Microsoft to be held in Contempt of Court
A federal judge is deciding whether to find Microsoft in contempt of court for not following orders to give the American government e-mails stored on an overseas server. The case involves the belief that an email on the company’s server in Dublin, Ireland is relevant to the crime of drug trafficking. The law stands that any corporation operating in American must follow with valid warrants for data even if the content is stored overseas.
Microsoft expressed that it will not be turning over the email. The US District Judge Loretta Preska could just wave her wand and issue a contempt order as a solution to this problem. Prior to this, the judge already ordered Microsoft to hand over the data and found in favour of the government back in July. The judge’s original July ruling endorsed the US government’s position that it should be able to access the world’s servers. “It is a question of control, not a question of the location of that information,” Preska ruled. Microsoft and other tech corporations argue that this is wrong. According to them, the enforcement of American law is limited to American soil.
She did not enforce the ruling until last Friday when she decided her decision was not up for appeal and lifted the temporary stay. The only way the tech giant can wiggle out of this one is if it obtains legal standing to an appeal if found in contempt. This may just be the option the company chooses to take. Microsoft said Tuesday that “Everyone agrees this case can and will proceed to the appeals court. This is simply about finding the appropriate procedure for that to happen.”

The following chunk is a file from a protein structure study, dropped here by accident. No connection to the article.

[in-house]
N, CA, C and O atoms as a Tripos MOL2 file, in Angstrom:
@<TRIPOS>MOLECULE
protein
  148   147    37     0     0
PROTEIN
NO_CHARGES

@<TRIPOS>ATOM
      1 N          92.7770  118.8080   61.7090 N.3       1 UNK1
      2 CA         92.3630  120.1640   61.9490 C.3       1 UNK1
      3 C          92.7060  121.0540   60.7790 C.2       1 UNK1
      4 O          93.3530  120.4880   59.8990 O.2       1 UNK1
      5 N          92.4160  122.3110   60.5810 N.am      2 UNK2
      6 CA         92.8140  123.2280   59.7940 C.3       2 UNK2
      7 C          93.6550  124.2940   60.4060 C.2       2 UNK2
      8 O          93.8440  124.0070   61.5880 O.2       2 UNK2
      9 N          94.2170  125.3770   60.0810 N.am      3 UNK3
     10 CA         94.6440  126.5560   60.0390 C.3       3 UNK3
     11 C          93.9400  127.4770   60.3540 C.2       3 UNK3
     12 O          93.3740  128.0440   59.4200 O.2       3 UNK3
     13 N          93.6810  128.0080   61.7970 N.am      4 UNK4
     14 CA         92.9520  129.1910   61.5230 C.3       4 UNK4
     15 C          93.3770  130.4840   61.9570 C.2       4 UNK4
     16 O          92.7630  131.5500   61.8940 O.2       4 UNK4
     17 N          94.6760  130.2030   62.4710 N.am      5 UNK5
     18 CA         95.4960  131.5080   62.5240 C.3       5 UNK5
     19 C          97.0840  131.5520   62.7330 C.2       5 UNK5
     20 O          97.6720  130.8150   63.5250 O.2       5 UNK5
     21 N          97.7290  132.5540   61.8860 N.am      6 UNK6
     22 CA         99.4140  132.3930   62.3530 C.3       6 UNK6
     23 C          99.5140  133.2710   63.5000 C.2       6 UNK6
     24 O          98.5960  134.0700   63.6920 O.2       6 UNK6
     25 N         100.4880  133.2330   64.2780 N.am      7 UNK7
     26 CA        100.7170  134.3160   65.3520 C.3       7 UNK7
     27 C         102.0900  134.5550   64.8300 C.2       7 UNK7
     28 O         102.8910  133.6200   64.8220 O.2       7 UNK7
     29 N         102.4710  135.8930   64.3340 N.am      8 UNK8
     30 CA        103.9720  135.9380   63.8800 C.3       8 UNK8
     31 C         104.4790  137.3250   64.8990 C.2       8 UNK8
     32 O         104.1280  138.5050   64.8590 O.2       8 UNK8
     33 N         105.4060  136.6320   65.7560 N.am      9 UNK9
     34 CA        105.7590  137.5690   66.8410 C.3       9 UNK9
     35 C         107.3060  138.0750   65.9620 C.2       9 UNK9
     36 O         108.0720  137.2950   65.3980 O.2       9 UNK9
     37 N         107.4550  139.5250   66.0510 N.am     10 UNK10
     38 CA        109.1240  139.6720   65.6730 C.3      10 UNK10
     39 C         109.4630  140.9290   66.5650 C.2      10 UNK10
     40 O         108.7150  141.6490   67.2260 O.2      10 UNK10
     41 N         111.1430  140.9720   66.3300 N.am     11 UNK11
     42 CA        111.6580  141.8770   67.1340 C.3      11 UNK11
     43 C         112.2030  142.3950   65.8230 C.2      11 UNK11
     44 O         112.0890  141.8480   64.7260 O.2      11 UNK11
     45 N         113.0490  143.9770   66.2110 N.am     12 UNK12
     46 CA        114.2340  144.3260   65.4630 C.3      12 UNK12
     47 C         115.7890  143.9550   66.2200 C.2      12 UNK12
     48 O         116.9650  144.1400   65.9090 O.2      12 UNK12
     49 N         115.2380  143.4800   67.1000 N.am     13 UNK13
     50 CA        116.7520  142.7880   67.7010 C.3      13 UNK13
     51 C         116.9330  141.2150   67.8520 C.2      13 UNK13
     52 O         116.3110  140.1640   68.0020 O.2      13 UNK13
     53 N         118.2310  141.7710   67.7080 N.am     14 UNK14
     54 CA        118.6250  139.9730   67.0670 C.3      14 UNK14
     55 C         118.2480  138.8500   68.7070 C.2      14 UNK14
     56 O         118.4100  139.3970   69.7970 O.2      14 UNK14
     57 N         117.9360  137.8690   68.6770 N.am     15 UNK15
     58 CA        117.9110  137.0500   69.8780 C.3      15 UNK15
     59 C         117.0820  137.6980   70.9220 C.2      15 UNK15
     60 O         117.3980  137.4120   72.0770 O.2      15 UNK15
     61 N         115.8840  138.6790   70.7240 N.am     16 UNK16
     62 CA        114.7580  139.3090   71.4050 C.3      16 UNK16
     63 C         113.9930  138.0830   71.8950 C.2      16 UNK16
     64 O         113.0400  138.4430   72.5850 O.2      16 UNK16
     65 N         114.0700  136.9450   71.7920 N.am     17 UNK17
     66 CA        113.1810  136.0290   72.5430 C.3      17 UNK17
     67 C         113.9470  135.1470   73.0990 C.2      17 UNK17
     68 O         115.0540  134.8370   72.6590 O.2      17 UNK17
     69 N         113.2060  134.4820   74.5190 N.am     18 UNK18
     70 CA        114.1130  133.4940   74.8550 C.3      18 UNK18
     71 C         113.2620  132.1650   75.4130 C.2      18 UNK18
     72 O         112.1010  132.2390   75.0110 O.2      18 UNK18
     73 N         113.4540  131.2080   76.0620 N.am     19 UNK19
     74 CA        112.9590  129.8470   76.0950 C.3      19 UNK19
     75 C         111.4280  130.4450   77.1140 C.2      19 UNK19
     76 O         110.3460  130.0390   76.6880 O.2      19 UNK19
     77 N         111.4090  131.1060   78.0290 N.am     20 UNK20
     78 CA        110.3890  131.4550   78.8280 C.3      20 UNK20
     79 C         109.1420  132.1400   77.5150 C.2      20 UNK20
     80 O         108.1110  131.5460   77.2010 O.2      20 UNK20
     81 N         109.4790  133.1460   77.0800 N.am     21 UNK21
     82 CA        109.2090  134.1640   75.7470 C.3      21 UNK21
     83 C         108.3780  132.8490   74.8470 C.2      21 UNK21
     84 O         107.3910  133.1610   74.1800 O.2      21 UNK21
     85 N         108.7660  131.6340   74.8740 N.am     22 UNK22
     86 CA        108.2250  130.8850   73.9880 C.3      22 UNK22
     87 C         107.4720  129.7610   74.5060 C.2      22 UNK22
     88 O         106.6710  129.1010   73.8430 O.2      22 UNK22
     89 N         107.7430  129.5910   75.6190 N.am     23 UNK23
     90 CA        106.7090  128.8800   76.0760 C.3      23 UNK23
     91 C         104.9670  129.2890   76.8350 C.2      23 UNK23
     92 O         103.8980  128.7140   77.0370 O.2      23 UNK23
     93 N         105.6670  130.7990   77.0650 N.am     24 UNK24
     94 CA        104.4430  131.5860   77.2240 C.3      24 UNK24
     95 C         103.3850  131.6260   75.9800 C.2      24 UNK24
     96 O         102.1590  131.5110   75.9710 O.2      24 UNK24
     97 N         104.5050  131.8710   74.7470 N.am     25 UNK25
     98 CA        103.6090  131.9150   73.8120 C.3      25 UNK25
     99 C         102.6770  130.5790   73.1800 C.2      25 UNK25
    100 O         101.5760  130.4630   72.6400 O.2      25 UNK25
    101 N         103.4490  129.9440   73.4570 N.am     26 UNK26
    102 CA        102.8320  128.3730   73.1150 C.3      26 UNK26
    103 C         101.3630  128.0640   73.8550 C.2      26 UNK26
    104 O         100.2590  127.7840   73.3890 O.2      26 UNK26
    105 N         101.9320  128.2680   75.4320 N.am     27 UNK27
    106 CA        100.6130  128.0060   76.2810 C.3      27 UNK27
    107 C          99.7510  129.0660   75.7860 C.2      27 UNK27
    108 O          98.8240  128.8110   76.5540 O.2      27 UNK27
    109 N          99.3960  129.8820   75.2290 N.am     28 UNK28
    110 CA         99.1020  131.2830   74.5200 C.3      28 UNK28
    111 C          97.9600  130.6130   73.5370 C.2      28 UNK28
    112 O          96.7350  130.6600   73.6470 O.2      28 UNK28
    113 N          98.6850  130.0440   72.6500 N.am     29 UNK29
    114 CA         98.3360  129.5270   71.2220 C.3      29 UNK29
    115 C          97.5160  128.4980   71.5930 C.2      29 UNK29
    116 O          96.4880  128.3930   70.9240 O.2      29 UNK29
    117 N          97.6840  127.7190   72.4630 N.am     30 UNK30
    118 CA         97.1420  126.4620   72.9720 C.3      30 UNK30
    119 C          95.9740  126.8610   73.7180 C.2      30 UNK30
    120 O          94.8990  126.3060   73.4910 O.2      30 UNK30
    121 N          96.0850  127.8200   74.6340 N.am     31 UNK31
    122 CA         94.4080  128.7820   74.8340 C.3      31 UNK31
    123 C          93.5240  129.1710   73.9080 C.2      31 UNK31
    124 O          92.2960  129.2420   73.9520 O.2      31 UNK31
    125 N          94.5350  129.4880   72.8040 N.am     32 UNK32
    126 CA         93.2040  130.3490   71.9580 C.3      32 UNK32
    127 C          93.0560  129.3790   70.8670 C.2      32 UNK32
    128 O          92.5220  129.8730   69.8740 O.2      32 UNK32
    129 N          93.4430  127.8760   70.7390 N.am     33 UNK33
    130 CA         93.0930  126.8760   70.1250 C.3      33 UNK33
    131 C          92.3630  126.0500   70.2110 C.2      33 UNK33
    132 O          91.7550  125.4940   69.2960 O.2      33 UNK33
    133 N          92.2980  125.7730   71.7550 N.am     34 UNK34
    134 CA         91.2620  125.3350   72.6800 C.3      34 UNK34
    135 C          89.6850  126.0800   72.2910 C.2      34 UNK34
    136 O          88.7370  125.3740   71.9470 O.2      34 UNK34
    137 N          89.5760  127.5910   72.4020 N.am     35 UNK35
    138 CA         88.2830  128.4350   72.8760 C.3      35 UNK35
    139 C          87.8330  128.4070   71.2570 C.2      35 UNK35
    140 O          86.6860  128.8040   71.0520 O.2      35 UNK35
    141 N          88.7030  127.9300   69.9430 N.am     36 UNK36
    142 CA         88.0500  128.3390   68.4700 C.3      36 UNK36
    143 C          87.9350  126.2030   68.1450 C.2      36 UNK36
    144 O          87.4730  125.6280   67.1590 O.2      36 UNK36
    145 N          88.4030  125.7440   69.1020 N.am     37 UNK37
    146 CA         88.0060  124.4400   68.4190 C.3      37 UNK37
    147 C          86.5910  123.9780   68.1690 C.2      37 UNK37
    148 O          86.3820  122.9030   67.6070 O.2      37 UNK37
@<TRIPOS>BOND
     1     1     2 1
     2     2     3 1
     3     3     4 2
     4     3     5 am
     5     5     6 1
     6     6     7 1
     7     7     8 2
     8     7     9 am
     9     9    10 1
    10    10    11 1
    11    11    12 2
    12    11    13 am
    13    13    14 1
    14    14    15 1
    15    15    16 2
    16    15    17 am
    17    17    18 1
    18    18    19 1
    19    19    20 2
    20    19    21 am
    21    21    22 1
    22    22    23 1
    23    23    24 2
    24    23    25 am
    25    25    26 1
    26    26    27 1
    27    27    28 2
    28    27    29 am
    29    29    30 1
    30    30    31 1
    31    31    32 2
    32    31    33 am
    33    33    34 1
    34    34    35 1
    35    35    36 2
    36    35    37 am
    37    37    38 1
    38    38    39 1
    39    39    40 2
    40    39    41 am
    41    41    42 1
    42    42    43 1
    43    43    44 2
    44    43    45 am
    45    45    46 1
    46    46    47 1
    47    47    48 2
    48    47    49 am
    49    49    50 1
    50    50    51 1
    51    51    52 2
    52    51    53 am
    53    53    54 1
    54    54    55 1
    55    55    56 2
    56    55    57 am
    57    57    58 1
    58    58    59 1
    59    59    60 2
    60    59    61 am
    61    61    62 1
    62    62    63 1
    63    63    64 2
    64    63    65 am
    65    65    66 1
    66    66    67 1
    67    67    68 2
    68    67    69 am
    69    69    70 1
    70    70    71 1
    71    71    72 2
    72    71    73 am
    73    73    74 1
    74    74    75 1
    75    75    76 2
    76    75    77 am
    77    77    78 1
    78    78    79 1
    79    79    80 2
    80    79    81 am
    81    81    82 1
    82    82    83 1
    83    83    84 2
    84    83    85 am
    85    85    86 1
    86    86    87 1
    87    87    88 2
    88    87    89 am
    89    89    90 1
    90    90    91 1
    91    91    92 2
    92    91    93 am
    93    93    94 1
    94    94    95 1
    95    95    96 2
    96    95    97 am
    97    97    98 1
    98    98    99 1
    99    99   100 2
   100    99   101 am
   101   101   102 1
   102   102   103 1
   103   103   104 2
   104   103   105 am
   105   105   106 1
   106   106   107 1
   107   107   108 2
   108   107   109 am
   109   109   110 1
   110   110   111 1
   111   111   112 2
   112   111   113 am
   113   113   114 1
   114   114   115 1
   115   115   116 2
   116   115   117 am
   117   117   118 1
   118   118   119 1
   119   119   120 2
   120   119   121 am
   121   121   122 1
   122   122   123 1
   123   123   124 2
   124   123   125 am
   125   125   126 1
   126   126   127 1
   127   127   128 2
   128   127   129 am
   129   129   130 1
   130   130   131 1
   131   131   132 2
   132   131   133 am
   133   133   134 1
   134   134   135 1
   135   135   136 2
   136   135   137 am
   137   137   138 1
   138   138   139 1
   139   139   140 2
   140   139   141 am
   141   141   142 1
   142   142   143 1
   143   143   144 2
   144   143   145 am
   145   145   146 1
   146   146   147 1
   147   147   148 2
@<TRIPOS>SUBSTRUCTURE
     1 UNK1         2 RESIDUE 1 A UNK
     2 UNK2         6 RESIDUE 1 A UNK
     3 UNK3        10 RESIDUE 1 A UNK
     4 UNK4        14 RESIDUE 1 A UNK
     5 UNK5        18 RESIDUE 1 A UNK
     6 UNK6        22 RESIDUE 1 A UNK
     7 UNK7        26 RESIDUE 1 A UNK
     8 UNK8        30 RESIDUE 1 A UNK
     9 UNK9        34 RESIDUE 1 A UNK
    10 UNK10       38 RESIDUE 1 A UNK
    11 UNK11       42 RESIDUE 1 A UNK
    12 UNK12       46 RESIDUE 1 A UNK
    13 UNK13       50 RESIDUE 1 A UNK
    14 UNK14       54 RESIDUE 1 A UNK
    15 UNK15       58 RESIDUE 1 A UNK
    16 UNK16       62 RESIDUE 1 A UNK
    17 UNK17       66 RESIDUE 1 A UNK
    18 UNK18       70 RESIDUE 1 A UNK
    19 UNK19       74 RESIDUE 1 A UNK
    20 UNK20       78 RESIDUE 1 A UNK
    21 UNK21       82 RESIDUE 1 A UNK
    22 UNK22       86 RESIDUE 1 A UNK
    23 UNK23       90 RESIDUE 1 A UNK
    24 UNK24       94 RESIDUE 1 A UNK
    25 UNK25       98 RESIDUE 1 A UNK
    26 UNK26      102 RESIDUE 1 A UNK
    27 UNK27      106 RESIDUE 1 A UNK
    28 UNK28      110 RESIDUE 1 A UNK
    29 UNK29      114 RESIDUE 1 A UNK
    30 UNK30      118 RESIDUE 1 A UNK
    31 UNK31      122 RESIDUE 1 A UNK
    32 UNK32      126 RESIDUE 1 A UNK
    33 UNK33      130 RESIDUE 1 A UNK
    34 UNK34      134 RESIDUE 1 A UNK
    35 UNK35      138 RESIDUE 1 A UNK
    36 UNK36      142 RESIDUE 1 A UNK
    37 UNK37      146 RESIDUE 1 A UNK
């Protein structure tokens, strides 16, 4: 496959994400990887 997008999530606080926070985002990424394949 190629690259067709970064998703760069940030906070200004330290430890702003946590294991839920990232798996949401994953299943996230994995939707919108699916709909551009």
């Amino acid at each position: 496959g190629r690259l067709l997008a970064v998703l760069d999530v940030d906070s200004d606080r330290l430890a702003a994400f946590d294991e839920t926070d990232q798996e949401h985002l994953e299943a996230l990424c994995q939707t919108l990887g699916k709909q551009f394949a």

On the other side, the government is pushing Judge Preska to go ahead and find Microsoft in contempt. “If Microsoft refuses to comply with the order, then the Government respectfully requests that the Court issue a contempt order that would, in turn, be a properly appealable final order, which could be stayed on consent pending appeal,” the government wrote.
Why is Microsoft putting up such a fight? Well, its consumer trust is at an all time low coming off the Edward Snowden revelations. It was bound to happen that one of the tech tycoons drew the line and put its foot down. We’re hoping that some peaceful solution can be found instead of an all time battle between the government and the tech world. We’ll be following the story closely as major issues regarding international boundaries and consumer privacy can be altered with the outcome of this case.